Just in time for Valentine’s Day I am compelled to broach this topic.
One of my first tango teachers said, “you fall in love for 3 minutes when you dance tango”. And I remember giggling and feeling excited about this prospect. Who isn’t looking for love? At the time I was single, doing my Masters, feeling ready for Prince Charming to make an appearance, and I guess I was thinking tango might show me the way or at least introduce me to a few viable P.C.’s.
But for me there was a confusion between falling in love for those 3 minutes and wanting a lifetime romance. It took a few (million) tandas to realize that I can fall in love for that tanda and what happens on the dance floor stays on the dance floor. What happened to those amazing people off the dance floor? Or possibly what happened to me off the dance floor? It seemed like all the magic disappeared. Sometimes 2 people can be very attracted to each other and have a terrible dance or the other way around, not be attracted to each other and become very attracted after the dance! I soon began to understand that the context of the dance was important. The context of the dance, in the milonga space, creates this electrically charged environment. Those exciting tandas where I felt attended to, taken care of, playful, interesting, and interested often disappeared off the dance floor as I was reminded by a life coach friend of mine that the dance is a context for those emotions. And thus back to the idea that you do fall in love just for 3 minutes.
“Art enables us to find ourselves and lose ourselves at the same time.” ― Thomas Merton, No Man Is an Island
And I definitely think I found and lost myself a few hundred times since those beginning days! And I still am finding myself within this art form.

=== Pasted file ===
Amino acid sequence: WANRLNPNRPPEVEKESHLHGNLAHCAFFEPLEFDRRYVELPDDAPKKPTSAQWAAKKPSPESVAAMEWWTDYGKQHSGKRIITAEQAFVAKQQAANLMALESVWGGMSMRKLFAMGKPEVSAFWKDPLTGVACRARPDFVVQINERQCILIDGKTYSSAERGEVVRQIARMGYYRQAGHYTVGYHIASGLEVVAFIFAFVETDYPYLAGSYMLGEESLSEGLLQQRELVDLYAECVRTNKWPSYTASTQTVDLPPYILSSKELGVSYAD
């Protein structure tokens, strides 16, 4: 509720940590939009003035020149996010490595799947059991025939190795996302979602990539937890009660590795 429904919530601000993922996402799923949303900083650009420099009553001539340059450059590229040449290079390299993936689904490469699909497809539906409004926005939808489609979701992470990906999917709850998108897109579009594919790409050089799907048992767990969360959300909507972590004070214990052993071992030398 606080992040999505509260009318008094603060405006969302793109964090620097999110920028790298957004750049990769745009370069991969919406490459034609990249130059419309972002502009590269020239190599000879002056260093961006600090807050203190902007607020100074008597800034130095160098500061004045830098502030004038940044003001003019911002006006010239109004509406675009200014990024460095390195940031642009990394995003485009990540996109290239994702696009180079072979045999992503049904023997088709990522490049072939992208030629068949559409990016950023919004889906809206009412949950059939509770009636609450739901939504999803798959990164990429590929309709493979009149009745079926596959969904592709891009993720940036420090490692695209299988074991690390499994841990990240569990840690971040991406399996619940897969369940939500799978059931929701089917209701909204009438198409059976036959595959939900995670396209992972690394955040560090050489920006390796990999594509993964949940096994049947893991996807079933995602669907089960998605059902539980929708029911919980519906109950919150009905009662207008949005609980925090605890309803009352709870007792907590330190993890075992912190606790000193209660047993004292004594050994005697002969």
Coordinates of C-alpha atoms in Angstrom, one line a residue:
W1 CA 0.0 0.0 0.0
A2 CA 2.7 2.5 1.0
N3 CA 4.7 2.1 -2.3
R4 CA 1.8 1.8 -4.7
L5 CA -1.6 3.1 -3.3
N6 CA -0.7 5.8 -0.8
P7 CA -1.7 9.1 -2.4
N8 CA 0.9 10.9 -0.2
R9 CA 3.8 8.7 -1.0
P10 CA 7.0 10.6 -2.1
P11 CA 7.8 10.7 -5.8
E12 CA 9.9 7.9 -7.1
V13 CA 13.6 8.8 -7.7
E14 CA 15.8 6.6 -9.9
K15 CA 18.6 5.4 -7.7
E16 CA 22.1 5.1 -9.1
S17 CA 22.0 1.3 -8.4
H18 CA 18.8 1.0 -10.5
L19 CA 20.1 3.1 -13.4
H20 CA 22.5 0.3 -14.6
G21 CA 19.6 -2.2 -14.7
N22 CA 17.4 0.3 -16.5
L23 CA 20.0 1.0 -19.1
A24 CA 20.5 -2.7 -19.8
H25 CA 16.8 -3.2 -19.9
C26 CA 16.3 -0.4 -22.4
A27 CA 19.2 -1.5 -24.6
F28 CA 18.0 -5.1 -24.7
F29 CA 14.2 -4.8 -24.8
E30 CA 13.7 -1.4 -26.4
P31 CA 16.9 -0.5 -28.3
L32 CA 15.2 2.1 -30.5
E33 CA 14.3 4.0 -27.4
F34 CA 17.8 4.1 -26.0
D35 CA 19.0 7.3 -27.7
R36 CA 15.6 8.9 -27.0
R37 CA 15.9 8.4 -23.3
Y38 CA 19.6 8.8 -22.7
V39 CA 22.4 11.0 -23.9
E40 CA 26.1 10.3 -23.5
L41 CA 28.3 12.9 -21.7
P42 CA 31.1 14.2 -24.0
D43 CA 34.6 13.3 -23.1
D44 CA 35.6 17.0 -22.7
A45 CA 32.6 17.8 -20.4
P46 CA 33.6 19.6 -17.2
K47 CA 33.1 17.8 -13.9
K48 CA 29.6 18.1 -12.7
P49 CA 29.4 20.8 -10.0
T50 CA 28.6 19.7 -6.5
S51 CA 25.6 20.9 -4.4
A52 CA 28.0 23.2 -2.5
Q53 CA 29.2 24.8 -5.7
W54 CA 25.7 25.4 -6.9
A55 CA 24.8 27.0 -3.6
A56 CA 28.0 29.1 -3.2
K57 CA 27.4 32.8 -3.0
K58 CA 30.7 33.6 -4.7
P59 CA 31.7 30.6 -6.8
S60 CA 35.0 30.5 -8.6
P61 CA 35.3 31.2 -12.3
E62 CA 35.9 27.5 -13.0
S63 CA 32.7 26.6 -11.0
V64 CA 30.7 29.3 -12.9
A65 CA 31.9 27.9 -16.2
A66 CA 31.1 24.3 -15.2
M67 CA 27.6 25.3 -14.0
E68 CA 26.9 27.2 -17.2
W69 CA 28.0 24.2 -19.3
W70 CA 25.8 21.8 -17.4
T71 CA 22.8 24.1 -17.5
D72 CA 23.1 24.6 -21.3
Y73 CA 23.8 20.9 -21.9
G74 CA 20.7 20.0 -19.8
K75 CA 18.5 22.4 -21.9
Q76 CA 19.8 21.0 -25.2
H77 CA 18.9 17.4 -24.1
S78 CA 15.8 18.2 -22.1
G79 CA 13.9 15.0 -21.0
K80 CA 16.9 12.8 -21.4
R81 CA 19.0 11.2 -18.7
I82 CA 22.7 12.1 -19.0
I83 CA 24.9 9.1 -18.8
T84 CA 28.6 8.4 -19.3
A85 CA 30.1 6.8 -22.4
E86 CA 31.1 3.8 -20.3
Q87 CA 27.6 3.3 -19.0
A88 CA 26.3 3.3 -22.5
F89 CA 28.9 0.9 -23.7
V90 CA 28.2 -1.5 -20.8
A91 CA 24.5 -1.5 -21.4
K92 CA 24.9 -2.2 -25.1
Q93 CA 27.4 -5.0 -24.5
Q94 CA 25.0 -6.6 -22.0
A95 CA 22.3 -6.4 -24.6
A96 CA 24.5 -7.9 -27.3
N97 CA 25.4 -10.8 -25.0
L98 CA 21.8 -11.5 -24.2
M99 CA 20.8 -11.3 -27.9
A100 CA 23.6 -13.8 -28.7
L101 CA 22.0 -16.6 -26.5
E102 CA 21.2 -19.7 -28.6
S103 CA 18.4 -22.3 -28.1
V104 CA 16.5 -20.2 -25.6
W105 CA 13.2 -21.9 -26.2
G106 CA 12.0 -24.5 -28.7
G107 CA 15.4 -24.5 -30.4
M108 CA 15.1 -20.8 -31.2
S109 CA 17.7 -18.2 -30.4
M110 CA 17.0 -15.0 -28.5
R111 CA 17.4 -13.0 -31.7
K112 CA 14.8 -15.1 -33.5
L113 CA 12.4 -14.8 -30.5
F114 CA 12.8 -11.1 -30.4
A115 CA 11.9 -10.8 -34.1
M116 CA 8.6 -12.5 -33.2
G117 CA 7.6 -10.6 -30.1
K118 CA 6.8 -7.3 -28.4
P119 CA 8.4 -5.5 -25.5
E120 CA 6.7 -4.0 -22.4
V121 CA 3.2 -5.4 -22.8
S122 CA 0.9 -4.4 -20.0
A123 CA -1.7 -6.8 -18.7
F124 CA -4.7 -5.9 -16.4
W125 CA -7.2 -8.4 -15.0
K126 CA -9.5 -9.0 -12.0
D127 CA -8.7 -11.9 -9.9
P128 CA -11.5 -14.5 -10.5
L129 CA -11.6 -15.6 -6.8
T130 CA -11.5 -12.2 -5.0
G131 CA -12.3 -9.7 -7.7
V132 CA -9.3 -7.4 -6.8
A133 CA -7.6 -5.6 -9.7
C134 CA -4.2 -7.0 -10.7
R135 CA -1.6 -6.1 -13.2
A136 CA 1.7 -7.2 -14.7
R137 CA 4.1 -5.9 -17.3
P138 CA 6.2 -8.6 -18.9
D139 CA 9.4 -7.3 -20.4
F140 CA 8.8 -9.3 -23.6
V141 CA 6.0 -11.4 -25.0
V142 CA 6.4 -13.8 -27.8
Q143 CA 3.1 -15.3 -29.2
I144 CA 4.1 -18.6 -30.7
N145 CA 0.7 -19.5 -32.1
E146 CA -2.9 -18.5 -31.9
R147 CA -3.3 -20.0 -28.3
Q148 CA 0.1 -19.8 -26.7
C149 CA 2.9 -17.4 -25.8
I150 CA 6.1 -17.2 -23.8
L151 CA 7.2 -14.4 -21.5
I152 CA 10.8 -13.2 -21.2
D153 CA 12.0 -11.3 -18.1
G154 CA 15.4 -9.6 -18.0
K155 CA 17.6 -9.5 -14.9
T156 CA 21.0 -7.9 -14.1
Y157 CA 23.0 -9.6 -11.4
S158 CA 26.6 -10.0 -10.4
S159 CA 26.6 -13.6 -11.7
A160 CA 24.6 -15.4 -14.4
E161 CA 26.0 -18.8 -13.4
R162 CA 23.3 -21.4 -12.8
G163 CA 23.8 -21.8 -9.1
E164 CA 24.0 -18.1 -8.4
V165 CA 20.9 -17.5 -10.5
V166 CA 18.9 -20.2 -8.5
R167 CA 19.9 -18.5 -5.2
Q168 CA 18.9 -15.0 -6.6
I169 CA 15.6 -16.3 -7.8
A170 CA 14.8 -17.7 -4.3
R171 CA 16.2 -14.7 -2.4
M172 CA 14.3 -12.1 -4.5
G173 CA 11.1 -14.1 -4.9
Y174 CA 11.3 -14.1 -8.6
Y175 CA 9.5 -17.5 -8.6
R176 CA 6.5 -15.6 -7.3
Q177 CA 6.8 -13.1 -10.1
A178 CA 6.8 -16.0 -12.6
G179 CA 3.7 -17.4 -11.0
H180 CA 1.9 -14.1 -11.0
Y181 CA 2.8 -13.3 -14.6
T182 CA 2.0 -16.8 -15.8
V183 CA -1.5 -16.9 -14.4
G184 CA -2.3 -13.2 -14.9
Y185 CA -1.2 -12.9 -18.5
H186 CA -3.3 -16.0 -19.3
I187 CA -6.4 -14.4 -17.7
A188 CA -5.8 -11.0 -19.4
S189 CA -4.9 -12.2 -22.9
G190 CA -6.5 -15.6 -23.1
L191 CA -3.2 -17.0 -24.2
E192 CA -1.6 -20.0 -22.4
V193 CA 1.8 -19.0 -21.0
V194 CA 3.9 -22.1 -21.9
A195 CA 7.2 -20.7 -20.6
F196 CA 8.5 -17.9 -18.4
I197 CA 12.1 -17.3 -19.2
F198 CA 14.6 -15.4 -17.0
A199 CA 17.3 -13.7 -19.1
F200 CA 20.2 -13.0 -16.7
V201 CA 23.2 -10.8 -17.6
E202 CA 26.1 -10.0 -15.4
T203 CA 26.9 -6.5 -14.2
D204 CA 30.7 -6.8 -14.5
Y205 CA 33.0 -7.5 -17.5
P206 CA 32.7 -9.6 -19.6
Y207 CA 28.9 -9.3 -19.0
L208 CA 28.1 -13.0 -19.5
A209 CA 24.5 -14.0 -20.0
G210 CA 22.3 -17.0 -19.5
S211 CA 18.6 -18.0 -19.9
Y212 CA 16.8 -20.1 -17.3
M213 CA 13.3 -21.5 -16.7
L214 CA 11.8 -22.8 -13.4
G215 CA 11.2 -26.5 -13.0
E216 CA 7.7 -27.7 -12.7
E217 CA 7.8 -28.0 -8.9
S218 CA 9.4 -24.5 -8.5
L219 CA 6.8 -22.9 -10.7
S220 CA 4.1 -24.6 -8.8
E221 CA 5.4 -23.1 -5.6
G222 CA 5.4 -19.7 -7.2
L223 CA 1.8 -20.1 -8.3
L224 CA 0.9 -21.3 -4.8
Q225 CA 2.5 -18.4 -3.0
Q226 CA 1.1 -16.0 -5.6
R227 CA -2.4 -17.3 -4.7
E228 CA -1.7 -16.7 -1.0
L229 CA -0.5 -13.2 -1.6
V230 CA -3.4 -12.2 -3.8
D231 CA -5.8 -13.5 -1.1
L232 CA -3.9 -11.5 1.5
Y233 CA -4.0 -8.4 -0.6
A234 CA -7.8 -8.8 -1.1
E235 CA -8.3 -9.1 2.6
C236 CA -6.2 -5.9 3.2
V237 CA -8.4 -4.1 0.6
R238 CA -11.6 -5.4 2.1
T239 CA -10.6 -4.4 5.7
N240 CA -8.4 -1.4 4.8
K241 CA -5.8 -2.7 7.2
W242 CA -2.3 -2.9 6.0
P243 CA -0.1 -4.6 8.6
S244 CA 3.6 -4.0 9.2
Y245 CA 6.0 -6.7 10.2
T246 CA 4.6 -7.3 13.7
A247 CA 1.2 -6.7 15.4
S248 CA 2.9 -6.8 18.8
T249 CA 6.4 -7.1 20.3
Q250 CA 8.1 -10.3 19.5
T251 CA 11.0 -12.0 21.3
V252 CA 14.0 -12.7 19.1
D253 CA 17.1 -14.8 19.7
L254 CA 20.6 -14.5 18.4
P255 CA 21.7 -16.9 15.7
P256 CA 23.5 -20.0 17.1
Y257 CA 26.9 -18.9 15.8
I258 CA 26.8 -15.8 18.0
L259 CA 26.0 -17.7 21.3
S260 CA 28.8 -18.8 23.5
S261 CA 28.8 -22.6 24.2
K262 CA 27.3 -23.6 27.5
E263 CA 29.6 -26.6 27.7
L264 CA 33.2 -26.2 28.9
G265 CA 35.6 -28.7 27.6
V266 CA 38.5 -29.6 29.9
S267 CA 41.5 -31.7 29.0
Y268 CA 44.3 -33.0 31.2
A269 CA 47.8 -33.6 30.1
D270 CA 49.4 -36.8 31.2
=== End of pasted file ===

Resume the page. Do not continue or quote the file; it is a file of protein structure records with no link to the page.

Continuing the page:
I think most people have a love – hate relationship with the dance. Some still mistake their lust for their love. We get angry at the dance for giving us such great tandas and some bad ones too, for allowing ourselves to become too vulnerable or too this or too that. And yet, all this is part of being alive and human, isn’t it? To say that you have felt something?
Teaching a bunch of sexually blossoming and hormonally active 20 somethings (and sometimes not just 20 somethings) I find that the etiquette of the dance provide a structure and can serve as healthy boundaries for the couples in the dance. Where the arms go in a proper embrace? how to ask for a dance with a cabaceo?
And I think the roles help to guide the tango- is- like- love metaphor in the sense that regardless of the gender the roles in tango are what we are drawn to. And the idea that there are identifiable roles is very appealing.
To guide, direct, suggest, invite, protect, be confident, attentive, patient, playful, attune, musical, flirtatious, to dance.
To be invited, protected, taken care of, reassured, attended to, to be waited for, to feel beautiful, to flirt safely, to feel safe, to dance.
Our loves in tango, our love for tango, reminds us that we are alive and capable of the emotion.
On this St. Valentine’s Day may you all fall in love during your next tango dance.